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Nginx is a reverse proxy web server that is used to serve dynamic website content and control server load. It is open source and currently holds the title of second most used web server, mainly due to the fact that it can handle extremely high amounts of traffic. Nginx is bundled with OpenBSD and distributed under a simple 2-clause licence. Note: Nginx is pronounced 'engine X'.

History of Nginx

Development on Nginx commenced in 2002, and the founder was Igor Sysoev, a Russian developer who later took on the title of Chief Architect. Sysoev was born in 1970 and studied at Bauman Moscow State Technical University, and still works on the project today.

The company behind Nginx, Nginx Inc, was not founded until nine years after development began. It has offices in Moscow, Russia (where Sysoev still resides) and San Francisco, USA and offers paid technical support and consultancy. According to Nginx Inc, the technology is responsible for serving up 40 per cent of the top 10,000 sites in the world, measured in terms of traffic.

Many high-profile companies have invested in the Nginx project, from Automattic (the company behind WordPress) to MaxCDN. It has been used in Russia for many years to facilitate speedy service on some of the country's biggest websites.

What Nginx Does Best

Nginx is a reverse proxy server. It supports the following protocols:

  • HTTP and HTTPS
  • SMTP, POP3 and IMAP

The reverse proxy helps to balance load by distributing requests and caching certain types of content. Like Apache, Nginx has a modular architecture.

The tool also:

  • Caches HTTP requests
  • Rewrites URIs using regex
  • Tracks and geolocates users
  • Acts as a web server
  • Provides fault tolerance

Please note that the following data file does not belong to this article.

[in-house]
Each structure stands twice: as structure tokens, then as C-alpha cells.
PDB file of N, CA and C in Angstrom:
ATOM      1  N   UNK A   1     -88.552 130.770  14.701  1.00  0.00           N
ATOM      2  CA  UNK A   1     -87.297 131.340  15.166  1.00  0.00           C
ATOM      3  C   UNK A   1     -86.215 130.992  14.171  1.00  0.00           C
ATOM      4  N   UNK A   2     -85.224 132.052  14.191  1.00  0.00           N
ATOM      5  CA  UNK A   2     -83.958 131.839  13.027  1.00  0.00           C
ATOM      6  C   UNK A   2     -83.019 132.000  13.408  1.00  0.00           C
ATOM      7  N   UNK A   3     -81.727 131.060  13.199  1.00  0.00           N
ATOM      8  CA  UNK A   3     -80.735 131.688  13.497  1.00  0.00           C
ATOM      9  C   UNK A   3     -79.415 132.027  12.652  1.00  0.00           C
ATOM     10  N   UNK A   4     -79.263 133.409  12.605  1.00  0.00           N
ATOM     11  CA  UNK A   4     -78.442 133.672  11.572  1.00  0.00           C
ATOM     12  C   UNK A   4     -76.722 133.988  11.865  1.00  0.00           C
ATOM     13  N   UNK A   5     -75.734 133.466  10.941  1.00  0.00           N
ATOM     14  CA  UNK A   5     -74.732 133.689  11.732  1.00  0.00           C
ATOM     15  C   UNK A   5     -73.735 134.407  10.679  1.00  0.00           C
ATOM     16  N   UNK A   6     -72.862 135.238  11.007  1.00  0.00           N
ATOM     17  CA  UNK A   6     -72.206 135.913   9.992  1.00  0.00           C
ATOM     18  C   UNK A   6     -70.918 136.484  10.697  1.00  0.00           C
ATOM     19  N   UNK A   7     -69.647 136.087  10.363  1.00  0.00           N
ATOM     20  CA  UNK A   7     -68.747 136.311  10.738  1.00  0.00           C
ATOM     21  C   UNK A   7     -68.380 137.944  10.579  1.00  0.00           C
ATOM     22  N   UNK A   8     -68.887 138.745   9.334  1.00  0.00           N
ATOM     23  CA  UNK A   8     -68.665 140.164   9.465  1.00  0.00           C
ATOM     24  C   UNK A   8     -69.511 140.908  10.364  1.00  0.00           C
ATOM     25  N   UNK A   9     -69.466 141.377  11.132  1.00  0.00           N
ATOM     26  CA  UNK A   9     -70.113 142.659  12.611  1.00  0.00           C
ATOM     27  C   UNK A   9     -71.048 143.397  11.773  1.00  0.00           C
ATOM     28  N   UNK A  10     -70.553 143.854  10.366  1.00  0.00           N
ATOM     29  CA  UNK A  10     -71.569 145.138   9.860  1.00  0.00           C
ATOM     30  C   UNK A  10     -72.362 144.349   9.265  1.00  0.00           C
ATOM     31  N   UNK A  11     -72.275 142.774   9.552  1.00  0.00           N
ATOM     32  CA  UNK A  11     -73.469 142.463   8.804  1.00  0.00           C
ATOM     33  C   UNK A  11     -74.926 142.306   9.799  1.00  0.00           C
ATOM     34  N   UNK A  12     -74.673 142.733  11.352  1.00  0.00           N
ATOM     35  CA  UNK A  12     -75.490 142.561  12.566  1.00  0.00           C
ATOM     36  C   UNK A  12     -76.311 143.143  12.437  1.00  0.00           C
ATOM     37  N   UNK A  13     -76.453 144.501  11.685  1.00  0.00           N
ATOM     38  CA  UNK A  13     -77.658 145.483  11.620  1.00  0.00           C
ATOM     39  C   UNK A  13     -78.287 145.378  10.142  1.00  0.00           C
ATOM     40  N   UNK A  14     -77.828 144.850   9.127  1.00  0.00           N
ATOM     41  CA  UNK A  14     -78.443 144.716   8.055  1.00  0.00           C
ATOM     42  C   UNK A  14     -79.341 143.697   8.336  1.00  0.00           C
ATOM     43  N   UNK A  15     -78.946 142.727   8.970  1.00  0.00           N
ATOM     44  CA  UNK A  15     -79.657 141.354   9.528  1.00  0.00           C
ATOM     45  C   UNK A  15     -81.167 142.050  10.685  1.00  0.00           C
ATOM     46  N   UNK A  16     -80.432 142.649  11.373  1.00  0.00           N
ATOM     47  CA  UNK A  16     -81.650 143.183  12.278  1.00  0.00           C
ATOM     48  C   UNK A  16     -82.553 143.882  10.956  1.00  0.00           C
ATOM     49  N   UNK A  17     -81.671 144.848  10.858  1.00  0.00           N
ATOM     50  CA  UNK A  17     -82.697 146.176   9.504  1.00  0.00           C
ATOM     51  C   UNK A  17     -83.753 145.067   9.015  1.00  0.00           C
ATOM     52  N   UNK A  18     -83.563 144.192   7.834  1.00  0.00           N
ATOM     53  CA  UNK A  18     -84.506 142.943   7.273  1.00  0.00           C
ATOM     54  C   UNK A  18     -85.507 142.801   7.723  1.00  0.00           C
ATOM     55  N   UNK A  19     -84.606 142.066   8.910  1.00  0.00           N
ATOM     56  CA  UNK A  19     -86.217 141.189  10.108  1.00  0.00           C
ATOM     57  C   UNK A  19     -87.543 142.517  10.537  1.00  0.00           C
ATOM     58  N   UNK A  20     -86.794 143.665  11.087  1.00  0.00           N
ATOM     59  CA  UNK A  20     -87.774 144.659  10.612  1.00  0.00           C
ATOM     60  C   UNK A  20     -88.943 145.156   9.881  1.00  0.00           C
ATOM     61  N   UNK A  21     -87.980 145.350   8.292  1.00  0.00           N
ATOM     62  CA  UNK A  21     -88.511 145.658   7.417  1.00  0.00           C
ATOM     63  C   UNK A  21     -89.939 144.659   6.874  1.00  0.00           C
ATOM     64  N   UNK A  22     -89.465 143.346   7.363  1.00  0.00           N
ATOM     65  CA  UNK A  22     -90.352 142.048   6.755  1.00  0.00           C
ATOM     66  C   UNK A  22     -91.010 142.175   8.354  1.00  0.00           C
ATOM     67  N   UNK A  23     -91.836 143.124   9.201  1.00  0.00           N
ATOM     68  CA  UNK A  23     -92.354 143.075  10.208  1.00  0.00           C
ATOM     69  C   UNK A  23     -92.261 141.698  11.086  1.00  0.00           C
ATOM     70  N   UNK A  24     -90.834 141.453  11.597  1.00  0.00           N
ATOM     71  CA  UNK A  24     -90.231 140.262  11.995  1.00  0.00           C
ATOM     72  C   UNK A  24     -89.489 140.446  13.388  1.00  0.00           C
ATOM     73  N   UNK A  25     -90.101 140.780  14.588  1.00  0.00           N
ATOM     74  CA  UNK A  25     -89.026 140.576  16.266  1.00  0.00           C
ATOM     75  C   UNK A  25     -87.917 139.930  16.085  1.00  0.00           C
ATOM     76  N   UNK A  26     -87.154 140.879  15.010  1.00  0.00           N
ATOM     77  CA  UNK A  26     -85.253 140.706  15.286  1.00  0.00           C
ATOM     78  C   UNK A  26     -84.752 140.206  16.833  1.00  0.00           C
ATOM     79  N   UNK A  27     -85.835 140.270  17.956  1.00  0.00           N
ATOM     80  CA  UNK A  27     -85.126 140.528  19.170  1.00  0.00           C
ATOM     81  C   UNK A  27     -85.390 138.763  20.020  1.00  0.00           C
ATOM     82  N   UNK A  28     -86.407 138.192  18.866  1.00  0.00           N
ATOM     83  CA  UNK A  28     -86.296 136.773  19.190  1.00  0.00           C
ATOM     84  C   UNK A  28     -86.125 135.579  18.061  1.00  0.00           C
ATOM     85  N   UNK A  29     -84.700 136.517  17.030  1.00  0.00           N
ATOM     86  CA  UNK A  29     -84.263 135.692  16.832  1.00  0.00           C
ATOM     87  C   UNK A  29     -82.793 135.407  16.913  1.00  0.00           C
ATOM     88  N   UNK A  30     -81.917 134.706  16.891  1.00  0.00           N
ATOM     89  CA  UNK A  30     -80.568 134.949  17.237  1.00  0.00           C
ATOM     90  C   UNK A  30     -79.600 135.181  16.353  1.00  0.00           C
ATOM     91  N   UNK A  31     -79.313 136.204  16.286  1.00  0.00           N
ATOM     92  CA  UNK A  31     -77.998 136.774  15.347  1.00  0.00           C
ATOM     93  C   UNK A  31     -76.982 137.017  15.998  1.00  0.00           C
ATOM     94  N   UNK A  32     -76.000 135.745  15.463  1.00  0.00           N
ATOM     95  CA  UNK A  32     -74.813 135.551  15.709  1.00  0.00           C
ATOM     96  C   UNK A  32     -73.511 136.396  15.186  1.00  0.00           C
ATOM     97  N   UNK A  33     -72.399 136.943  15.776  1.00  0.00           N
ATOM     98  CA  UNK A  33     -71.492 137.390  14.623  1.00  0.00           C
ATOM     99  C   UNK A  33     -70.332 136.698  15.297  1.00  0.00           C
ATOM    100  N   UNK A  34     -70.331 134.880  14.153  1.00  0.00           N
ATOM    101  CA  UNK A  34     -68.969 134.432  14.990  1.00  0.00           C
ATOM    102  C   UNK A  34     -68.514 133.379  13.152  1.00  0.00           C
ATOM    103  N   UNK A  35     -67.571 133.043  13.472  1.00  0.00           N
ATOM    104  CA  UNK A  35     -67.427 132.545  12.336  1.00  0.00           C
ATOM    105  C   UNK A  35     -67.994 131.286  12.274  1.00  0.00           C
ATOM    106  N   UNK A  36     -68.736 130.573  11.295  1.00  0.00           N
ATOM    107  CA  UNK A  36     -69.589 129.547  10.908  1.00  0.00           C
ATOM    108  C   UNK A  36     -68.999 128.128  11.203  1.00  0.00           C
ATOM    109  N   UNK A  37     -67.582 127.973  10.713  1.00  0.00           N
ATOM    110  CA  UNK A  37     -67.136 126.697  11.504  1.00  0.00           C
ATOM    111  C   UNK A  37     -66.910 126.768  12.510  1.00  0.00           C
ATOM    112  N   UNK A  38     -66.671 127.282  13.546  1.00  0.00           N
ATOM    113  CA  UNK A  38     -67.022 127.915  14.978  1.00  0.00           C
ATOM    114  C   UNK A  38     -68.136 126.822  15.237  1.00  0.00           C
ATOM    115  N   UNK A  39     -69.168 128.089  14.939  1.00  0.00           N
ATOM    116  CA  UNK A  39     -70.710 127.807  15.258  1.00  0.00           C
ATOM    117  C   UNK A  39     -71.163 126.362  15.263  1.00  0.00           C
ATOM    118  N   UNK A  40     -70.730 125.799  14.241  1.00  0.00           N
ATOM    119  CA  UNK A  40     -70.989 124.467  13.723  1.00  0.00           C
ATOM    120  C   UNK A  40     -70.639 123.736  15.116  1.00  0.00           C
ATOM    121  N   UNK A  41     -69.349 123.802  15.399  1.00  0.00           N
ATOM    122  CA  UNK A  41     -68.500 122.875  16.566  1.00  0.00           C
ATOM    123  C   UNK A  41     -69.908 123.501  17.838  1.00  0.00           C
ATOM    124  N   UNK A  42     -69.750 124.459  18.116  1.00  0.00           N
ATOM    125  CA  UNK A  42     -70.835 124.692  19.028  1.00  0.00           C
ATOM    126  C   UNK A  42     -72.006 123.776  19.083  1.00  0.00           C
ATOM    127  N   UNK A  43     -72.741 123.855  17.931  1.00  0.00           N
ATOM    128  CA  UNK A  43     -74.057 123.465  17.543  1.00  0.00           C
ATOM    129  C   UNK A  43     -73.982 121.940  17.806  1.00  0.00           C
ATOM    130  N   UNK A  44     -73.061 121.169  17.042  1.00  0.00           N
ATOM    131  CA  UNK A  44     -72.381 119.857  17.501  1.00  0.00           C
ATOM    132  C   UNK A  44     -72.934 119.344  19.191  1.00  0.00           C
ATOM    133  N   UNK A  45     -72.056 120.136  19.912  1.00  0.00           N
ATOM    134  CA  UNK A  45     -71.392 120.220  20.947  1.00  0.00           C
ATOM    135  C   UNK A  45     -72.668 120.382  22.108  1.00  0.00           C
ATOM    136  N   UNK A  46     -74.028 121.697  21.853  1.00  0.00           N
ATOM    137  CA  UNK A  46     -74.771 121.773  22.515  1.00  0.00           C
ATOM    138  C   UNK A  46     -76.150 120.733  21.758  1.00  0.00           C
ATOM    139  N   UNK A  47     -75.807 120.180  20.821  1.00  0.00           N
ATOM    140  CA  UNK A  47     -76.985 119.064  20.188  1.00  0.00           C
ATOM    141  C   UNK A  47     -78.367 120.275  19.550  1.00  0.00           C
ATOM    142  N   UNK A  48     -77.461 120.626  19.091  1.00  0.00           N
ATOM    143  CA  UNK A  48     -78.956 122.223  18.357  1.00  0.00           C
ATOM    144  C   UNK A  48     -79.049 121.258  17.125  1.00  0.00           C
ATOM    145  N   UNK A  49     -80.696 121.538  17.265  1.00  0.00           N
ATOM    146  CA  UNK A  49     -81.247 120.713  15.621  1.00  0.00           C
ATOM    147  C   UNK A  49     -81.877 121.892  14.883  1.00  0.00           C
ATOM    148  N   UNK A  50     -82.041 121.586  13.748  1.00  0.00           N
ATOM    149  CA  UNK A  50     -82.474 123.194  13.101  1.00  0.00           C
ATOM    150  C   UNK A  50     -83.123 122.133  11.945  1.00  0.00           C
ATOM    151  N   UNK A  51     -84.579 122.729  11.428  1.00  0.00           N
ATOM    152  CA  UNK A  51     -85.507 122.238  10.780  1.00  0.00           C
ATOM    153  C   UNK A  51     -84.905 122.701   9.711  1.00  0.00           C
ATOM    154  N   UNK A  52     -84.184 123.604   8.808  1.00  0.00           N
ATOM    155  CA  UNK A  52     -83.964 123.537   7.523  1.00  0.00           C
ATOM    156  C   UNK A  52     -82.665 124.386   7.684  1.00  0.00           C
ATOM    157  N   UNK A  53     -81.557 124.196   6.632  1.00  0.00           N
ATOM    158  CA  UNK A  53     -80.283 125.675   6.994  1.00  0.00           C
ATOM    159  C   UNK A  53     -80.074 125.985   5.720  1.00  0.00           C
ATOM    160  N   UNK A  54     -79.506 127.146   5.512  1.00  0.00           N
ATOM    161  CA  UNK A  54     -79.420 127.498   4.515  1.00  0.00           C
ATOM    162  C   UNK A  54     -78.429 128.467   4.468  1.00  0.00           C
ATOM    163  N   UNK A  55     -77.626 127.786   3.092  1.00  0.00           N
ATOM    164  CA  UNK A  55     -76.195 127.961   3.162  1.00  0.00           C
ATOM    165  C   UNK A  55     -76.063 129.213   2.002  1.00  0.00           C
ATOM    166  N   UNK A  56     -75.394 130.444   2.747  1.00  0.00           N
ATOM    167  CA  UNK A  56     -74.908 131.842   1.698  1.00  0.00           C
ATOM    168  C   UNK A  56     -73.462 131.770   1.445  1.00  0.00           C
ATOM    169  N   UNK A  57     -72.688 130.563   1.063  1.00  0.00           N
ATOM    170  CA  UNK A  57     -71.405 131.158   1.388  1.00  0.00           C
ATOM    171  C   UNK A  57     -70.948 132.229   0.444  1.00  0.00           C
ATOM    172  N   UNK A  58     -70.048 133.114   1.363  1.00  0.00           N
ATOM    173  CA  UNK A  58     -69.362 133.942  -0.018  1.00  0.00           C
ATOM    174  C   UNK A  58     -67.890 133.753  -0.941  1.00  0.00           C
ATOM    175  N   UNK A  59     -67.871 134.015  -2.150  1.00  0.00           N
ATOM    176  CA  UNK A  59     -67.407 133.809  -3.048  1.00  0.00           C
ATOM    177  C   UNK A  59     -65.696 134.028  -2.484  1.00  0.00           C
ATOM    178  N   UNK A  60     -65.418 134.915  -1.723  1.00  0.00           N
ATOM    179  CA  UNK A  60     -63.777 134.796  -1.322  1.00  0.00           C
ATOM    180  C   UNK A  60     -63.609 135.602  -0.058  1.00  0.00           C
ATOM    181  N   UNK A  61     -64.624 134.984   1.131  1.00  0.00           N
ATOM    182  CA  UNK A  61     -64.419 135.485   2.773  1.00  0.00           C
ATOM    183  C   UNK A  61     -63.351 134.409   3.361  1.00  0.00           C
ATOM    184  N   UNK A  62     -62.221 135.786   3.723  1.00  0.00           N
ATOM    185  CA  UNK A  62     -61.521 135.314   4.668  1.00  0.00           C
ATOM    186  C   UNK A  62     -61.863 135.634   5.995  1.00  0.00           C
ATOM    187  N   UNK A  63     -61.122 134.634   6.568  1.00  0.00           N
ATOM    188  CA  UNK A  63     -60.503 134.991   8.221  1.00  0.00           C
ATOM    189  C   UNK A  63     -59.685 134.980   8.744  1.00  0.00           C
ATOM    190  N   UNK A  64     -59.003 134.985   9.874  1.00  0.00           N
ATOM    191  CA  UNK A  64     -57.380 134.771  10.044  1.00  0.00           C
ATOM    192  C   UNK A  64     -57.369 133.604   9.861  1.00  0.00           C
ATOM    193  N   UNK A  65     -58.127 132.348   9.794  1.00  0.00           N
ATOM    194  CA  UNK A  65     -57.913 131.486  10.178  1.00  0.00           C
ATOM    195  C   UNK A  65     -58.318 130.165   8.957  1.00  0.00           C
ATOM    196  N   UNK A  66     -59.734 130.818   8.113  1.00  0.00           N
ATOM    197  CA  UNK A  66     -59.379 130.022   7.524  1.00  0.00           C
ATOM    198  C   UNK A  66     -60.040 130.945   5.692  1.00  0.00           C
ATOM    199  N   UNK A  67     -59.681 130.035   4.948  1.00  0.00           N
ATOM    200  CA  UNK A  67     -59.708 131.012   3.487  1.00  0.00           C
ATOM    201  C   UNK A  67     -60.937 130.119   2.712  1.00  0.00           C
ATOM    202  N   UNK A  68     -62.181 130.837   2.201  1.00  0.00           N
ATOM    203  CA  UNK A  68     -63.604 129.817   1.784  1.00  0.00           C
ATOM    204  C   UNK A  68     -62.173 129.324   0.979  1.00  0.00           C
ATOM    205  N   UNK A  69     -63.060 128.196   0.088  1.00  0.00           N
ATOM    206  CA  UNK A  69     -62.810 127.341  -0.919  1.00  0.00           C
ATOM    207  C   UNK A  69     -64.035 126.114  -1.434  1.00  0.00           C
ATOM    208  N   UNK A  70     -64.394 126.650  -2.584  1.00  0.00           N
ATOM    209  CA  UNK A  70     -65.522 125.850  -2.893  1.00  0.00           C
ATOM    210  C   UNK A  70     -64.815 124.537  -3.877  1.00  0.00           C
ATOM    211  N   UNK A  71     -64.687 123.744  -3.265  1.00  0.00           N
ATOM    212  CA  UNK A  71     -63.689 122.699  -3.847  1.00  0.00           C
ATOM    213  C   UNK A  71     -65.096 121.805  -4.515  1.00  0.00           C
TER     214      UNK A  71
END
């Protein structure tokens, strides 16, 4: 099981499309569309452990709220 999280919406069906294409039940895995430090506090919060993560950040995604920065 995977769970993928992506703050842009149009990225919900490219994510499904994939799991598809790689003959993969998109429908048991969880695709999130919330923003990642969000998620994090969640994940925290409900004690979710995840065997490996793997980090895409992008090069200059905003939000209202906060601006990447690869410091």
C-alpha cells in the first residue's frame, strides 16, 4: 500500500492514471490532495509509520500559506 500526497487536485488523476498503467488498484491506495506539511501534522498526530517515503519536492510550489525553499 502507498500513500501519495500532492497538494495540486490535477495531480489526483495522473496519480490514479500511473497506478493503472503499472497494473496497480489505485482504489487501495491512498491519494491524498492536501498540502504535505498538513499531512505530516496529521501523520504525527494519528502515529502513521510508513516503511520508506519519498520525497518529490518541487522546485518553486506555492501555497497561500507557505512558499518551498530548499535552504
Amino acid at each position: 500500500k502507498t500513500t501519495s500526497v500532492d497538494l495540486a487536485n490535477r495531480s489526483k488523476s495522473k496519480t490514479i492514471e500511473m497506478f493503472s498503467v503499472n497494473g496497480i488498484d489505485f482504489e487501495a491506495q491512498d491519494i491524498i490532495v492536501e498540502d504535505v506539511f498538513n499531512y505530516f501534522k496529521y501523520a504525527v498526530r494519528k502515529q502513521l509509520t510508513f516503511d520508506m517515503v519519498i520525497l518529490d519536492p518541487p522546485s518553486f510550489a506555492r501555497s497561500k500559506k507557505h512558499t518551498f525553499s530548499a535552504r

• Supports TLS/SSL, FastCGI and similar
  • Lets users stream FLV and MP4
  • Offers gzip compression
  • Supports the incoming IPv6 system
  • Provides a mail proxy with SMTP, POP3 and IMAP
  • Supports virtual servers

Why Use Nginx?

While Apache uses a process-oriented approach for handling requests, Nginx uses an event-driven approach. This makes it more scalable, and more able to handle very high load or spikes.

Essentially, developers use Nginx because it's easy on resources, making it less volatile in a web hosting environment. There are working examples of Nginx successfully handling tens of millions of requests every day, and it can handle more than 10,000 simultaneous requests without consuming large amounts of server RAM. The trade-off is a reduced number of features.

The majority of Nginx users are working on the world's top websites, including Wikipedia, Netflix, Dropbox, Groupon and WordPress.com.

Nginx vs Apache

Virtually every web host in the world offers the Apache web server, so Nginx may seem like an exotic choice for a website owner. However, there are a number of reasons to choose Nginx over Apache when selecting your new web host:

  • If your website gets busier, Nginx will probably scale up more efficiently than Apache
  • When Apache gets overloaded, it runs out of RAM and starts using swapfiles, slowing everything down. You won't get that slowdown with Nginx
  • Apache refuses requests when it starts to struggle
  • Nginx is tailor-made for making virtual private servers (VPS) run faster

There are also some valid reasons to stick with Apache:

  • The LAMP stack is almost industry standard among low cost web hosts
  • There's lots of support and help available
  • PHP, Python and Perl support is built in to Apache, so it's much easier to get started with coding
  • Ruby runs faster in Apache
  • Apache has a vast number of modules available to extend it, so it's compatible with far more third party technologies
  • Nginz does not support .htaccess

Many customers choose to get the best of both worlds. They use Apache to serve up web pages, while placing Nginx in front of it as a proxy server. This gets around many of the problems with Apache, while benefiting from the best of Nginx.

Server Requirements

Nginx runs on Linux, BSD, OS X and a variety of other operating systems. However, you'll rarely see it offered on a shared hosting plan because users need to interact with Nginx directly for it to work. On a shared server, this would mean granting access to everyone, which would clearly be a security risk.

Assuming you find a host that offers Nginx, your next step is to find out if it's offered from day one. The majority of hosts will leave you to install it on your VPS or dedicated server by yourself.

While you can run applications like WordPress on Nginx, this kind of thing is not well supported, and you might be giving yourself more hard work than you need.

Nginx Frequently Asked Questions

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